Two U.S. Congressmen, who know nothing about tax policy, have introduced a bill that will dramatically increase federal taxes on guns and ammunition. The Congressmen are Democrats Danny K. Davis from Illinois and Bill Pascrell from New Jersey. The bill cleverly called the Gun Violence Prevention and Safe Communities Act of 2013, would not prevent violence nor ensure safe communities. What it would do is impose a 20 percent tax on all firearm purchases and a 50 percent tax on ammunition. The bill would also increase transfer fees and licensing fees for gun dealers, manufacturers, and importers. Because they would like the pain to keep pace with inflation, all of the new taxes and fees would be indexed. The revenue from the bill would be set aside for law enforcement and to fund research on gun violence. I am not sure what happens if someone's research shows that increased gun ownership leads to lower crime. But researchers from Harvard found that last week.
If their public pronouncements are any indication, Davis and Pascrell hate guns and view the Constitution as a nuisance (at least that pesky Amendment Number 2). It is not surprising they are pushing this asinine position. There is no widespread support for banning more guns. There is little support for even further restricting gun purchases. If the goal is to harass gun rights supporters, the next best thing is to impose an onerous tax. This is petty politics at its finest. And it represents horrible tax policy.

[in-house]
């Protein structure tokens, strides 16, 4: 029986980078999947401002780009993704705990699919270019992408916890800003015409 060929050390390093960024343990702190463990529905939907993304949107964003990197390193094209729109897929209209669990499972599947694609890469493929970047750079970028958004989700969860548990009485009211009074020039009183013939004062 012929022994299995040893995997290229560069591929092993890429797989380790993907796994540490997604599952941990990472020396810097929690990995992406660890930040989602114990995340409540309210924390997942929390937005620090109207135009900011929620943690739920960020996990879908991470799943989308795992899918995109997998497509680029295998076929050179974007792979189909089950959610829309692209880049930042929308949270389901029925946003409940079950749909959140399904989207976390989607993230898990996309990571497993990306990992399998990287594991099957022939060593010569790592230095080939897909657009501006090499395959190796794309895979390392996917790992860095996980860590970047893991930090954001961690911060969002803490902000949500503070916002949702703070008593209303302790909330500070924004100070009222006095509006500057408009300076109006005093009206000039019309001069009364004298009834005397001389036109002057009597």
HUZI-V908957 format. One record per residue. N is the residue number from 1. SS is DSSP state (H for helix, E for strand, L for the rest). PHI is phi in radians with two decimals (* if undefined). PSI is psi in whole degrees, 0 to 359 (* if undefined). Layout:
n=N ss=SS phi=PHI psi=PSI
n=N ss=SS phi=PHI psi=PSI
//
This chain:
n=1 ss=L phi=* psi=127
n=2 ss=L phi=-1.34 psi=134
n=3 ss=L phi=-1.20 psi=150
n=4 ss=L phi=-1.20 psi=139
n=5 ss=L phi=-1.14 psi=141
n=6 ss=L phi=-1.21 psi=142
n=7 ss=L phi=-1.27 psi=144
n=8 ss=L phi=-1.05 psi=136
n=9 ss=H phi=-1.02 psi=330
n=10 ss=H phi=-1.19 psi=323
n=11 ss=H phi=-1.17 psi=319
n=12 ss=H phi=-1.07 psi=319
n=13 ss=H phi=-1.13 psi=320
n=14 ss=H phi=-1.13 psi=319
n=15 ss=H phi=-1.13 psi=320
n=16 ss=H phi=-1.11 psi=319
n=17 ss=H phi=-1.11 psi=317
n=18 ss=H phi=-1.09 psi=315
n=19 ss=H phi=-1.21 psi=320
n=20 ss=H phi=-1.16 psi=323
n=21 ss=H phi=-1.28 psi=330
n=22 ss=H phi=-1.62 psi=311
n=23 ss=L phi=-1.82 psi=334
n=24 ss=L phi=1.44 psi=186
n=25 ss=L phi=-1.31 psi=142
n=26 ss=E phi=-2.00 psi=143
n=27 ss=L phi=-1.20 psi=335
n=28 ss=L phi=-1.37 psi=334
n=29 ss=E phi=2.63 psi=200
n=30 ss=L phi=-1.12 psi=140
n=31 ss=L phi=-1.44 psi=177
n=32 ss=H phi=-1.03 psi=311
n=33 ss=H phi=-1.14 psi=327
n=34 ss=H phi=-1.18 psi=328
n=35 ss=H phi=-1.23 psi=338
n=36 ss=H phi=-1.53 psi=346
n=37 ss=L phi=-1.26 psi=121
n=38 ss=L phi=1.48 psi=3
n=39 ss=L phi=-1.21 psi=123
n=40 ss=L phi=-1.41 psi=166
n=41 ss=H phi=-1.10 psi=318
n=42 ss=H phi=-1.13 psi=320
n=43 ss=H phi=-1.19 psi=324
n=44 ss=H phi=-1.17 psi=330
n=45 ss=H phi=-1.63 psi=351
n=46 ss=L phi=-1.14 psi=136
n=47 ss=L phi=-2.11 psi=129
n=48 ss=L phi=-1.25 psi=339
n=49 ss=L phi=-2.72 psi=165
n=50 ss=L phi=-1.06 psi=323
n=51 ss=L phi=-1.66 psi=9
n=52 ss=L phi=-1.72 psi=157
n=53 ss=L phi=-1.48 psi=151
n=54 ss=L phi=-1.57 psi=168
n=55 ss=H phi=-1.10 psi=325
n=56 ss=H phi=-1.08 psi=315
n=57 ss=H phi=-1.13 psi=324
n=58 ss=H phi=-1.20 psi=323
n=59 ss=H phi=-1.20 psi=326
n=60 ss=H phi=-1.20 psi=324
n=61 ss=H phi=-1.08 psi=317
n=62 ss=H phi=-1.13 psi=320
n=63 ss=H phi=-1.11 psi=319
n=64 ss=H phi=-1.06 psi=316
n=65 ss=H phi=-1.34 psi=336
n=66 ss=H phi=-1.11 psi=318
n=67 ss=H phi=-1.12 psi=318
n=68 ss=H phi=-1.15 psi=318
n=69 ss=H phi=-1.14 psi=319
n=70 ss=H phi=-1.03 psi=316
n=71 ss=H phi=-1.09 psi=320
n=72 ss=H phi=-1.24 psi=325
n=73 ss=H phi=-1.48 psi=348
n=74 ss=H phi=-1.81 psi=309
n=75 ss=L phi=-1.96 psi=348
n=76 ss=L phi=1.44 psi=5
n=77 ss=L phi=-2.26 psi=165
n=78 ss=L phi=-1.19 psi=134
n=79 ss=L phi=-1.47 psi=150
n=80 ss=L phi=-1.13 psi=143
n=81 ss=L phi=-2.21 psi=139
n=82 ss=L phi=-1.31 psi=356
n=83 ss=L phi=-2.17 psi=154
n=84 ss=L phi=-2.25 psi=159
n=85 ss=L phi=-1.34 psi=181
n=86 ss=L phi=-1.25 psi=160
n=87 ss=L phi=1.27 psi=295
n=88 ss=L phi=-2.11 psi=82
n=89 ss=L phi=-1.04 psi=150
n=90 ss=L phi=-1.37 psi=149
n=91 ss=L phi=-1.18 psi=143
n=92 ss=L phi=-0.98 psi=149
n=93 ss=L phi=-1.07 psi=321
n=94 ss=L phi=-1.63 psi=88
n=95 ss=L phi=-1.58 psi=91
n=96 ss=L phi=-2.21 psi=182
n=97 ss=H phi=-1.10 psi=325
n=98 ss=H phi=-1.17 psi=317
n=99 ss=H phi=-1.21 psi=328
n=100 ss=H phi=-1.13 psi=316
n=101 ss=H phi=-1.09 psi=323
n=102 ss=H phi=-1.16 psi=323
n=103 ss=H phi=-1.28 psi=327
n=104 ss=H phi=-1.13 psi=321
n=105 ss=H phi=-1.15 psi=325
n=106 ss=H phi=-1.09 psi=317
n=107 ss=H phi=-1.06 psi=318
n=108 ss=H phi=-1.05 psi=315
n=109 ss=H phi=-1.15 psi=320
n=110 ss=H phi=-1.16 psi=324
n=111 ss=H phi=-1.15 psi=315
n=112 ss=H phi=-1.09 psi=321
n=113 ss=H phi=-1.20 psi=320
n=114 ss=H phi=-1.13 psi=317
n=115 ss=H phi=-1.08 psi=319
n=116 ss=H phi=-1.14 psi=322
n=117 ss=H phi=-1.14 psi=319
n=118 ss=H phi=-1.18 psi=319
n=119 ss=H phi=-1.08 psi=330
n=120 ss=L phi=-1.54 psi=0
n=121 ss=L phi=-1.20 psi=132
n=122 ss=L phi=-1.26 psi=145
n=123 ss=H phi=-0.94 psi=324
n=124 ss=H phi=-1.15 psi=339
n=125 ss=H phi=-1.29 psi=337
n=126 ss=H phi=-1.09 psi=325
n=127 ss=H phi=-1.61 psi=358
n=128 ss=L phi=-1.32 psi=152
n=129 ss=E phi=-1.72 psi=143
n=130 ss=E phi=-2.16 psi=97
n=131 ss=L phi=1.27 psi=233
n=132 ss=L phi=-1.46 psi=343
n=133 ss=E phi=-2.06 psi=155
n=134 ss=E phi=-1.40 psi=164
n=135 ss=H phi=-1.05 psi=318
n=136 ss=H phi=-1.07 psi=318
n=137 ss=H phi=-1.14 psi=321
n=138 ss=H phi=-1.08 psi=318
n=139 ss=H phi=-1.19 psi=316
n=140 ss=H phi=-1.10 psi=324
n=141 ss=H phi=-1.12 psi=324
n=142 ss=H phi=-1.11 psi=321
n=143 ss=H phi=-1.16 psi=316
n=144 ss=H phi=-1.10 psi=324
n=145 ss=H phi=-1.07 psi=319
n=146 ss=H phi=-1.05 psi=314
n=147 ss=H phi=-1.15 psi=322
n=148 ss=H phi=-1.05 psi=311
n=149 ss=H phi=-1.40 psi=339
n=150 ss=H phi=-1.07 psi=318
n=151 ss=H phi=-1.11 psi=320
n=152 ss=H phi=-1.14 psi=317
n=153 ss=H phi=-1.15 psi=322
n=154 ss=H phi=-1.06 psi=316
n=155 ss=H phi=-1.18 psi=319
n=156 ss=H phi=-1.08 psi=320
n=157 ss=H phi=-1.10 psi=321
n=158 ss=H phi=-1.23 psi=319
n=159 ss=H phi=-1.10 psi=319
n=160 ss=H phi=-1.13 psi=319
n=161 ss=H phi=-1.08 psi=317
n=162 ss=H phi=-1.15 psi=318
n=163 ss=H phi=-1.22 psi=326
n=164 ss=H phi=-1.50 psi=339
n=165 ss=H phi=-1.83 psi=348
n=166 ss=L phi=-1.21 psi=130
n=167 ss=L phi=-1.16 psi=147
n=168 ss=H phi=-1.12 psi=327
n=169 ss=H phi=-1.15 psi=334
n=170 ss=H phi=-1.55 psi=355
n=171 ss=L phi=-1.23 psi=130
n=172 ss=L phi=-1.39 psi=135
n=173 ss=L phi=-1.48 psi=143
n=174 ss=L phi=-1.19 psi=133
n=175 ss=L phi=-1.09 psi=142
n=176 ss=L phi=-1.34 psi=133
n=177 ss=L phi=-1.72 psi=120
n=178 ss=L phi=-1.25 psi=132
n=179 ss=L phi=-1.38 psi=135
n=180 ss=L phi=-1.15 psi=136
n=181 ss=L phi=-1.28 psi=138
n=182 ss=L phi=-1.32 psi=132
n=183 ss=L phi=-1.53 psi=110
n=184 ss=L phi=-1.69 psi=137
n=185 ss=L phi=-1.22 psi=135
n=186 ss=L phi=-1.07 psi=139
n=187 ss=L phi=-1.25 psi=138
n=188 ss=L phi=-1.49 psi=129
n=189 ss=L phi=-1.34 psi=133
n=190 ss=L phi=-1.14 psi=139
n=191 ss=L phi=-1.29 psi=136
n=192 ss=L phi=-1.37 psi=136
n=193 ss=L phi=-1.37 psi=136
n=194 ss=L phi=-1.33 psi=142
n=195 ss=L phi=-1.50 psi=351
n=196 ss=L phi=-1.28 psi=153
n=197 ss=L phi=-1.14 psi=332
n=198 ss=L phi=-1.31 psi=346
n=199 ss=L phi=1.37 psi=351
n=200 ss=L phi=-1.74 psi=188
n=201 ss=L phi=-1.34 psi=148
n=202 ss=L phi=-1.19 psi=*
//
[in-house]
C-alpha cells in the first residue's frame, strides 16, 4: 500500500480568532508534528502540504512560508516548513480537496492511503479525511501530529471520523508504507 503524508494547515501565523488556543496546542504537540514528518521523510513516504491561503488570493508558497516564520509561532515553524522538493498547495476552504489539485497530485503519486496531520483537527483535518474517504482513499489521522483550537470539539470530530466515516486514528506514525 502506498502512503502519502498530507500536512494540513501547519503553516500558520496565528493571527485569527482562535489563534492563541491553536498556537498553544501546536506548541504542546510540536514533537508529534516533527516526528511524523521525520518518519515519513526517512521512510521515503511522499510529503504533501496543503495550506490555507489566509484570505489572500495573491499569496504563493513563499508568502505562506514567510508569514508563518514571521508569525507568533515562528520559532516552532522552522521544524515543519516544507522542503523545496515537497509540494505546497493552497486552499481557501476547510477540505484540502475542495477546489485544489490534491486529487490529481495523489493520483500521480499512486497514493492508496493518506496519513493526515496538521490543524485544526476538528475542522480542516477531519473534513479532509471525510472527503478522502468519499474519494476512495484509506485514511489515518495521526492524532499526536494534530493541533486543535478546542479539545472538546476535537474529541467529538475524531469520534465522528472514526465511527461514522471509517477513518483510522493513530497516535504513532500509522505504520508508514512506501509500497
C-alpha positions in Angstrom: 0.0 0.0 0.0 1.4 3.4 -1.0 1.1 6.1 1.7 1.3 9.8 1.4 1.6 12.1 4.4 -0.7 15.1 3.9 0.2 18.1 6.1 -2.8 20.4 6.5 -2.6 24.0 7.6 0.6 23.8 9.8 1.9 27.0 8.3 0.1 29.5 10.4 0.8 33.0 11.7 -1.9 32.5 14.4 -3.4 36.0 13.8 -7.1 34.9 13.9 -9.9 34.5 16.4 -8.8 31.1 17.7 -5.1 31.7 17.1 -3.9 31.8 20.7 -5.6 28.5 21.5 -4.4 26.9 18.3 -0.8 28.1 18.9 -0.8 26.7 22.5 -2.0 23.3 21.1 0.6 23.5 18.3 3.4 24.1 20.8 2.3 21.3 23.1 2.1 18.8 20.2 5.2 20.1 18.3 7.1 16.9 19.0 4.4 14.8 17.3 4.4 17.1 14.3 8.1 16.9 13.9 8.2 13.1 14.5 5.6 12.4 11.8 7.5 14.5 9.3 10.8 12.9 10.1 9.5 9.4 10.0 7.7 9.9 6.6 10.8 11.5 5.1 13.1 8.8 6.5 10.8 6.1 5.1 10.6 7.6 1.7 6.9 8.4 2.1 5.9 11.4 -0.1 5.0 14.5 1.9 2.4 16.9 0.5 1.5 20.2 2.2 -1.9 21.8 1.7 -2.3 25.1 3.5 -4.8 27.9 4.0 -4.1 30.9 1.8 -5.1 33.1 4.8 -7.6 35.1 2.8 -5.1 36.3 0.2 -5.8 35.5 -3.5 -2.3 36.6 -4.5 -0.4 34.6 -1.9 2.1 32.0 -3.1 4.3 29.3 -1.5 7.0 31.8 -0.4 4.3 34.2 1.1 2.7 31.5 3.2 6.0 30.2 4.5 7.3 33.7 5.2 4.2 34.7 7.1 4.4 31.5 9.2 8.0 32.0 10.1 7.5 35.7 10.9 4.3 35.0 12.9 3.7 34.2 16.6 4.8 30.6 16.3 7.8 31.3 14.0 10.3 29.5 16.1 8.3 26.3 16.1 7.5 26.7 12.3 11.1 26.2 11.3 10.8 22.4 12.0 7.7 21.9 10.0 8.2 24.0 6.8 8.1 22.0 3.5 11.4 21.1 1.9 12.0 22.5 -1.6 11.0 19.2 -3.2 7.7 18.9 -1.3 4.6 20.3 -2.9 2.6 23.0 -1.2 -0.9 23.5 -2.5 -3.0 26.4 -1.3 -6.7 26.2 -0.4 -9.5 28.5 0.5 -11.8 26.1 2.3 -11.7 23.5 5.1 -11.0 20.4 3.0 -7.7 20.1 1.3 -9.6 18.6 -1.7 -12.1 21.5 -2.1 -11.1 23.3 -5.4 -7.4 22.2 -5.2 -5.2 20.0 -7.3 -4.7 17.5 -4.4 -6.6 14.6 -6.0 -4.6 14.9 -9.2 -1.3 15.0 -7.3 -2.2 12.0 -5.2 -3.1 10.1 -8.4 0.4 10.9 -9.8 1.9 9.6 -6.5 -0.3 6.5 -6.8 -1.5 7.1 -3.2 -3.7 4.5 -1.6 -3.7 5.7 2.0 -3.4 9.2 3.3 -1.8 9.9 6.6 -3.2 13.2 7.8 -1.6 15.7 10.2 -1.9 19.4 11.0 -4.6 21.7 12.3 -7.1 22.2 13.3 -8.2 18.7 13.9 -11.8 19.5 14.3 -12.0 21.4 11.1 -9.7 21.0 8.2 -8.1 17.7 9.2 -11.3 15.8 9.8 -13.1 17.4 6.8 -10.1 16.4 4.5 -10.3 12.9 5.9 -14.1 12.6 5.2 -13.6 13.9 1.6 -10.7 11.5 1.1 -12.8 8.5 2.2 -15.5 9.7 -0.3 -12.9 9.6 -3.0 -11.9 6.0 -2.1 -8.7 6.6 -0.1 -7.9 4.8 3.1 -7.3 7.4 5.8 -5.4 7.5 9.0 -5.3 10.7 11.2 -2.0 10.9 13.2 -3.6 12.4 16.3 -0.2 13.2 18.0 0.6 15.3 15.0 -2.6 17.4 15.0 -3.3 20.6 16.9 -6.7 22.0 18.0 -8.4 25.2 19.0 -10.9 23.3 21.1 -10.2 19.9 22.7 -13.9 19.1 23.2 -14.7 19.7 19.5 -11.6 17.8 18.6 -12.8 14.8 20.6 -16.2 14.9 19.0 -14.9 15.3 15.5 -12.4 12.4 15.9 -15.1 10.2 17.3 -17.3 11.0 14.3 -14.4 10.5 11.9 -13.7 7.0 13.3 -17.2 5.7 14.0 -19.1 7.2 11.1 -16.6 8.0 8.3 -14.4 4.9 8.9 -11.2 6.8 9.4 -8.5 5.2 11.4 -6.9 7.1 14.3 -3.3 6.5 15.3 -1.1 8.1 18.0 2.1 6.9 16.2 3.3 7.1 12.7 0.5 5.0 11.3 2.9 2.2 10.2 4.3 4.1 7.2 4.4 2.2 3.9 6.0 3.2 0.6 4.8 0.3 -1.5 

Davis, Pascrell and their gun control buddies obviously don't understand some basic concepts of tax policy. They're proposing a special tax, an excise, on a particular product. Everyone who has ever studied tax policy will tell you that those taxes are warranted only in limited circumstances. The idea is that an excise is appropriate when it's used to compensate society for the external costs of using a product. In basic tax school, we call those costs externalities. Say I live in rural Virginia, far from any high-crime area. I own a .22 rifle because I like to shoot empty beer cans. And maybe I own a .45 automatic in the unlikely event of a home invasion. I've never committed a crime. And let's stipulate that I'll never commit a crime because most gun owners never will. And I don't hunt because I'm a vegetarian and don't like to shoot critters.
Exactly what externalities am I responsible for? Neither I, nor my firearms, nor my ammunition has ever been to a high-crime area. If I'm not causing harm (and my inanimate pistol and bullets aren't causing harm), what's the rationale for the tax? It's not externalities. The rationale is that Davis and Pascrell don't like guns. They probably don't like gun owners, hunters, preppers, and guys with the Second Amendment tattooed on their forearms. But the truth is they want to impose a tax where none is warranted. Davis and Pascrell want to tax law abiding gun owners (who constitute about 99 percent of gun owners) because of the actions of violent criminals. There are many things in life we don't like, and people we don't like. But that's not a reason to impose a tax. I wish politicians understood that.